Foreign Policy Forgotten
DENVER – For many foreign audiences, the United States’ primary elections for the 2012 presidential vote – which will, alas, continue to rage into the summer – must be a frightening display of what Americans and their leaders do not know about foreign policy. Debate after debate reveals the fact that none of the candidates seeking to challenge President Barack Obama is particularly interested in the details of any of America’s relationships around the globe, not to mention the crises that dot the international landscape, especially those that do not involve US troops.
Indeed, ignorance seems to be a source of strength for the candidates still in the race. When Jon Huntsman, an early contender, displayed some real intellectual heft by making a few useful points about dealing with China, punctuated by a brief display of his own mastery of Mandarin, some other candidates responded with derision. To have even known the Chinese perspective seems to have been disqualifying for Huntsman, who soon ended his candidacy. Foreign policy, it seems, increasingly excites only the emotional parts of a presidential candidate’s brain.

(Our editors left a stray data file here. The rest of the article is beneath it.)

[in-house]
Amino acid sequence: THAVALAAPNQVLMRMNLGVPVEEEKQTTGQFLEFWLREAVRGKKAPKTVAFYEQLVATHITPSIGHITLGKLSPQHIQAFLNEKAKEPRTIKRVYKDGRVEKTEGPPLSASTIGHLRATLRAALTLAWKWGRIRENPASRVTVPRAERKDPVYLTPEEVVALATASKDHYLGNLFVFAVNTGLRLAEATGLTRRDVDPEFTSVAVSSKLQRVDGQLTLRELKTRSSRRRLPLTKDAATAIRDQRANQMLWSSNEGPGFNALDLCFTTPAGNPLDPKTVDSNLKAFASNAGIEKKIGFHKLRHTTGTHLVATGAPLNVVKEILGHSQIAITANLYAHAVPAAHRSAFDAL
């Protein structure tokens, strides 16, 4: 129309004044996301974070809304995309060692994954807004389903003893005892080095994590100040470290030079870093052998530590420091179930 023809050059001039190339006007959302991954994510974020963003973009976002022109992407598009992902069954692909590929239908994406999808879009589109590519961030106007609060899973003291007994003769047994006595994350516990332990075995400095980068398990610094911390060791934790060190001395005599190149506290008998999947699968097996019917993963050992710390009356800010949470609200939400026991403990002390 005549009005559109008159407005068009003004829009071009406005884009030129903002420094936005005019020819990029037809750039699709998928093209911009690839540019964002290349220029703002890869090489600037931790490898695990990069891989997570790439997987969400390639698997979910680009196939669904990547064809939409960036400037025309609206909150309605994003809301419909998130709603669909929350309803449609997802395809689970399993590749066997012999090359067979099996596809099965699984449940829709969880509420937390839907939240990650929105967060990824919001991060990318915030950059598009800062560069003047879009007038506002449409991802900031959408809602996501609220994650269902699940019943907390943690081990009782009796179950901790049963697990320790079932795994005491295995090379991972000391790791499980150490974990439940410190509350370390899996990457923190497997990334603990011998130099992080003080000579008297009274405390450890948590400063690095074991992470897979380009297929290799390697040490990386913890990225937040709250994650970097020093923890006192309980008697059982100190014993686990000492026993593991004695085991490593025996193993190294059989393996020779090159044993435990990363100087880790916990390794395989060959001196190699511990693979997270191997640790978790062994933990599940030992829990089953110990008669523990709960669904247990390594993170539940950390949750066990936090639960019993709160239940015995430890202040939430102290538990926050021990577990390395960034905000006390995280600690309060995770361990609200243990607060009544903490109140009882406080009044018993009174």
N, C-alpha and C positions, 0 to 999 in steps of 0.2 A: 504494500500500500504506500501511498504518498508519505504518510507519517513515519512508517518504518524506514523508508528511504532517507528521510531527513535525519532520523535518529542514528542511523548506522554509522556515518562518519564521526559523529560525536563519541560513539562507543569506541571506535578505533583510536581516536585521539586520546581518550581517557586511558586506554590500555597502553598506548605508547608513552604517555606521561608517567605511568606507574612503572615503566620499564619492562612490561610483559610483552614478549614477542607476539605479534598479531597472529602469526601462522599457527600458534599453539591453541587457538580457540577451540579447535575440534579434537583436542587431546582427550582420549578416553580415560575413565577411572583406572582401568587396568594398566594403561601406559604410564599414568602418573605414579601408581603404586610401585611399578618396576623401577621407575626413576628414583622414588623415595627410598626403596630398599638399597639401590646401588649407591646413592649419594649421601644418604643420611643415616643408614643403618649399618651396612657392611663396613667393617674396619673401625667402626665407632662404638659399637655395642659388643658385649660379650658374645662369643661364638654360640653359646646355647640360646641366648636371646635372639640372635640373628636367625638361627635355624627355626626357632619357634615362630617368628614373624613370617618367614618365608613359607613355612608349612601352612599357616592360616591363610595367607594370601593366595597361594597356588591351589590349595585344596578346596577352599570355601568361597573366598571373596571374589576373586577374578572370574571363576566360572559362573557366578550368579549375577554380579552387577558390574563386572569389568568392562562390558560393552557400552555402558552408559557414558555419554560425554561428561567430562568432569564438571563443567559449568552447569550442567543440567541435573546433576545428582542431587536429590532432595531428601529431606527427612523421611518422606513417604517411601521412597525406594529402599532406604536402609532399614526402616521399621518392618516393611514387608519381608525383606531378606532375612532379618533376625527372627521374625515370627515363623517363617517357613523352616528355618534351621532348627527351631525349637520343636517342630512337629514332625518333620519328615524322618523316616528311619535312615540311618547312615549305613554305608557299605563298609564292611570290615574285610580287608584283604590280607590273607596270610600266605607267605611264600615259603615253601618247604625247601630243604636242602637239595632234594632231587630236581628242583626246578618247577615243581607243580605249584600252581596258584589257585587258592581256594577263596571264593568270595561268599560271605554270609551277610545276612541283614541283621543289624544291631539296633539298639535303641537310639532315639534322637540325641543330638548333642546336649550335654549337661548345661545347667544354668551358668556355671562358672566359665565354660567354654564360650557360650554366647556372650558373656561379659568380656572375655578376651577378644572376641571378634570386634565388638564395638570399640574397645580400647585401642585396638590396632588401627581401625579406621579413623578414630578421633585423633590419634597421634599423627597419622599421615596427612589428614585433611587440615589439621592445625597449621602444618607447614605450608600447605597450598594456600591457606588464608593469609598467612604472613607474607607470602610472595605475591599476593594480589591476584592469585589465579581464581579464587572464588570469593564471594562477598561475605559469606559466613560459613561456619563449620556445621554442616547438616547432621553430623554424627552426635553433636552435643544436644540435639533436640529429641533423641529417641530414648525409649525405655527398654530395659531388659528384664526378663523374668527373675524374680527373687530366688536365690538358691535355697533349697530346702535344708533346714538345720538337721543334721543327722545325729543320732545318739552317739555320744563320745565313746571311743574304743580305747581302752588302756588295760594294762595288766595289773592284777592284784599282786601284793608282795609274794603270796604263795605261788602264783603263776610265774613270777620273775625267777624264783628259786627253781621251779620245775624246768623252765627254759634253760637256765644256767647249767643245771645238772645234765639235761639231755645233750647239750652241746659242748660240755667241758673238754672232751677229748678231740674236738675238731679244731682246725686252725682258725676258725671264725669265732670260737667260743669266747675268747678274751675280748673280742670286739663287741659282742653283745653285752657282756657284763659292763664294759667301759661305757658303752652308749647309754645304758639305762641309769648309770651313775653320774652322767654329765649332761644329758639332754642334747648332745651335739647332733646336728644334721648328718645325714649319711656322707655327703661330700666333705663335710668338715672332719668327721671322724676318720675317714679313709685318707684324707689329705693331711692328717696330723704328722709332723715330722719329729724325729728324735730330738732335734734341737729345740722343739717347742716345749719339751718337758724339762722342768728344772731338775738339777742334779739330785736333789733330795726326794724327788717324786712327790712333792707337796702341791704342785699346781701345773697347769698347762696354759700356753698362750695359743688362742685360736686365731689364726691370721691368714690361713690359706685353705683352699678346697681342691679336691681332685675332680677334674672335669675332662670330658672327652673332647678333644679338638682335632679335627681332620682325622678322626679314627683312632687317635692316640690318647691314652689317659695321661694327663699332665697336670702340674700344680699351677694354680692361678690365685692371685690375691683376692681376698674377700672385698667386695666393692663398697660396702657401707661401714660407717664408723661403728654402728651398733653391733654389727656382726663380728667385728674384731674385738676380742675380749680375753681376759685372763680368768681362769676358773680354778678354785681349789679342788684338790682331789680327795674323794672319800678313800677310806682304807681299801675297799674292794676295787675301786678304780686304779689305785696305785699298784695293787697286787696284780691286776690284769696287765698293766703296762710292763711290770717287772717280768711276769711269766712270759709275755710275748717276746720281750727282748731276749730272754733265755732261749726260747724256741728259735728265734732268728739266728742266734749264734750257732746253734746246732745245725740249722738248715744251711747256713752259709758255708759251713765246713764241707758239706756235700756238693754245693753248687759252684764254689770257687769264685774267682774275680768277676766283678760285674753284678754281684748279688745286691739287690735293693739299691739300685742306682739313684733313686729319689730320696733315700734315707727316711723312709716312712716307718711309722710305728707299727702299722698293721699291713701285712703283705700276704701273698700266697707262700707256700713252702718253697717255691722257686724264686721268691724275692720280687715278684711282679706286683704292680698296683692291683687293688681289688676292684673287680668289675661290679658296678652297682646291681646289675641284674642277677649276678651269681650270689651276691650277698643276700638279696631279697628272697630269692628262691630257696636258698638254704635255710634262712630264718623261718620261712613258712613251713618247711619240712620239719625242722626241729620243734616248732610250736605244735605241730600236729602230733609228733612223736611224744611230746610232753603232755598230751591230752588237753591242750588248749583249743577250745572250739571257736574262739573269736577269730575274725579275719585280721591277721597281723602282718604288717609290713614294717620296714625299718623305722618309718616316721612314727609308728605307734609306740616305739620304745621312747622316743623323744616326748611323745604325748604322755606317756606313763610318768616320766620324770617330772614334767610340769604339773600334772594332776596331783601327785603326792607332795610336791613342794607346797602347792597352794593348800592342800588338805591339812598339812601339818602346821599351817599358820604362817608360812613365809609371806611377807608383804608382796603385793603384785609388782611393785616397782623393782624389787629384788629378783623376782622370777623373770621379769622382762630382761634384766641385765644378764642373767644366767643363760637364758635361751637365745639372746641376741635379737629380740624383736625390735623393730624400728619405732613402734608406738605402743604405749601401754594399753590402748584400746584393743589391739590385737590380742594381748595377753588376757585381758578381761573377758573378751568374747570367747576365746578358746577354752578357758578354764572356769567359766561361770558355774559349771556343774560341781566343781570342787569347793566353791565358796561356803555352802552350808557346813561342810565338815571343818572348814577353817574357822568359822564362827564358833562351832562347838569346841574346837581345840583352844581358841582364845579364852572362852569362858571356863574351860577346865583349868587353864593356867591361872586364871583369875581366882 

The fact is that Americans often have a difficult time understanding why the details of foreign policy should matter to them. Unfortunately, the Republican candidates have done little to help them. In 2008, then-presidential candidate John McCain occasionally tried to do so, explaining at one point to a skeptical audience his views on the growing problems in Baluchistan. But, for the most part, the candidates have steered clear of speaking Chinese or discussing troubled Pakistani provinces.
We hope you're enjoying Project Syndicate.
To continue reading, subscribe now.
Get unlimited access to PS premium content, including in-depth commentaries, book reviews, exclusive interviews, On Point, the Big Picture, the PS Archive, and our annual year-ahead magazine.
Already have an account or want to create one? Log in